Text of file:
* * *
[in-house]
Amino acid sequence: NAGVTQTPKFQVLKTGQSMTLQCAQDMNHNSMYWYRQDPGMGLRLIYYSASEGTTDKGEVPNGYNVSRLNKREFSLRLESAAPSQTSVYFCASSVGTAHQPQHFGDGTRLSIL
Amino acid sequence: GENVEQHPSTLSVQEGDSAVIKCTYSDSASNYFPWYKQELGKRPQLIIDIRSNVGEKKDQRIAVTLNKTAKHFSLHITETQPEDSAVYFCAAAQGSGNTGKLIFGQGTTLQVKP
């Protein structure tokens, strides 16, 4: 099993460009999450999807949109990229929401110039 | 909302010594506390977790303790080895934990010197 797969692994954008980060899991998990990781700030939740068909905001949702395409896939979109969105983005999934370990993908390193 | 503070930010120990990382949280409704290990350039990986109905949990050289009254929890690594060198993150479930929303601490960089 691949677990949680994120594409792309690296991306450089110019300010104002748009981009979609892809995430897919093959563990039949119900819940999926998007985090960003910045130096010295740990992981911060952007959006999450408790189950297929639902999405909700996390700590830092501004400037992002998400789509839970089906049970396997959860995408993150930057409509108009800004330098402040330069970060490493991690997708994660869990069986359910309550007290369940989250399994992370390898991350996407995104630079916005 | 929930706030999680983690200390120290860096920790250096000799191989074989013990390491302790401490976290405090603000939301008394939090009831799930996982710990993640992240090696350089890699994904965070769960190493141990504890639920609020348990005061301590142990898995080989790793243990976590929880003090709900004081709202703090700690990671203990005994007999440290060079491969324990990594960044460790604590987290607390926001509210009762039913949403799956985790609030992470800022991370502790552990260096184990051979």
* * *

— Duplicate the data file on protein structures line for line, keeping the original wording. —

[in-house]
Amino acid sequence: NAGVTQTPKFQVLKTGQSMTLQCAQDMNHNSMYWYRQDPGMGLRLIYYSASEGTTDKGEVPNGYNVSRLNKREFSLRLESAAPSQTSVYFCASSVGTAHQPQHFGDGTRLSIL
Amino acid sequence: GENVEQHPSTLSVQEGDSAVIKCTYSDSASNYFPWYKQELGKRPQLIIDIRSNVGEKKDQRIAVTLNKTAKHFSLHITETQPEDSAVYFCAAAQGSGNTGKLIFGQGTTLQVKP
């Protein structure tokens, strides 16, 4: 099993460009999450999807949109990229929401110039 | 909302010594506390977790303790080895934990010197 797969692994954008980060899991998990990781700030939740068909905001949702395409896939979109969105983005999934370990993908390193 | 503070930010120990990382949280409704290990350039990986109905949990050289009254929890690594060198993150479930929303601490960089 691949677990949680994120594409792309690296991306450089110019300010104002748009981009979609892809995430897919093959563990039949119900819940999926998007985090960003910045130096010295740990992981911060952007959006999450408790189950297929639902999405909700996390700590830092501004400037992002998400789509839970089906049970396997959860995408993150930057409509108009800004330098402040330069970060490493991690997708994660869990069986359910309550007290369940989250399994992370390898991350996407995104630079916005 | 929930706030999680983690200390120290860096920790250096000799191989074989013990390491302790401490976290405090603000939301008394939090009831799930996982710990993640992240090696350089890699994904965070769960190493141990504890639920609020348990005061301590142990898995080989790793243990976590929880003090709900004081709202703090700690990671203990005994007999440290060079491969324990990594960044460790604590987290607390926001509210009762039913949403799956985790609030992470800022991370502790552990260096184990051979």